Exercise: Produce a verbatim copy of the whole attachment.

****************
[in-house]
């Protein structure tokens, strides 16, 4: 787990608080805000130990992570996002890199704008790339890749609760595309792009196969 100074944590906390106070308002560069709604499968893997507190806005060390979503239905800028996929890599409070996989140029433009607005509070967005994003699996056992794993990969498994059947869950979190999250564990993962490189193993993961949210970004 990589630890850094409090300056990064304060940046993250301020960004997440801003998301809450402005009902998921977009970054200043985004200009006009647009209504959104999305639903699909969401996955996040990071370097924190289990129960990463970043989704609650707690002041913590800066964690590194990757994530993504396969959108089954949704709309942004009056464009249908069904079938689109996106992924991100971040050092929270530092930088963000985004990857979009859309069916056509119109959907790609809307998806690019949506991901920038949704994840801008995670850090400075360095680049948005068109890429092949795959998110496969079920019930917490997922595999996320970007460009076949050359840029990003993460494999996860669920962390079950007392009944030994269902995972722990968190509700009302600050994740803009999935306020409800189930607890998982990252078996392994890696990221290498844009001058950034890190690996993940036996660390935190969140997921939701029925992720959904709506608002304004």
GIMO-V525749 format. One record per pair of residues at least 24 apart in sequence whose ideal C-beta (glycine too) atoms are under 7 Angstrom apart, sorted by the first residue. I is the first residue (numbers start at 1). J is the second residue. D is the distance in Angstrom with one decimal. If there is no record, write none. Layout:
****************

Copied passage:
[in-house]
């Protein structure tokens, strides 16, 4: 787990608080805000130990992570996002890199704008790339890749609760595309792009196969 100074944590906390106070308002560069709604499968893997507190806005060390979503239905800028996929890599409070996989140029433009607005509070967005994003699996056992794993990969498994059947869950979190999250564990993962490189193993993961949210970004 990589630890850094409090300056990064304060940046993250301020960004997440801003998301809450402005009902998921977009970054200043985004200009006009647009209504959104999305639903699909969401996955996040990071370097924190289990129960990463970043989704609650707690002041913590800066964690590194990757994530993504396969959108089954949704709309942004009056464009249908069904079938689109996106992924991100971040050092929270530092930088963000985004990857979009859309069916056509119109959907790609809307998806690019949506991901920038949704994840801008995670850090400075360095680049948005068109890429092949795959998110496969079920019930917490997922595999996320970007460009076949050359840029990003993460494999996860669920962390079950007392009944030994269902995972722990968190509700009302600050994740803009999935306020409800189930607890998982990252078996392994890696990221290498844009001058950034890190690996993940036996660390935190969140997921939701029925992720959904709506608002304004």
GIMO-V525749 format. One record per pair of residues at least 24 apart in sequence whose ideal C-beta (glycine too) atoms are under 7 Angstrom apart, sorted by the first residue. I is the first residue (numbers start at 1). J is the second residue. D is the distance in Angstrom with one decimal. If there is no record, write none. Layout: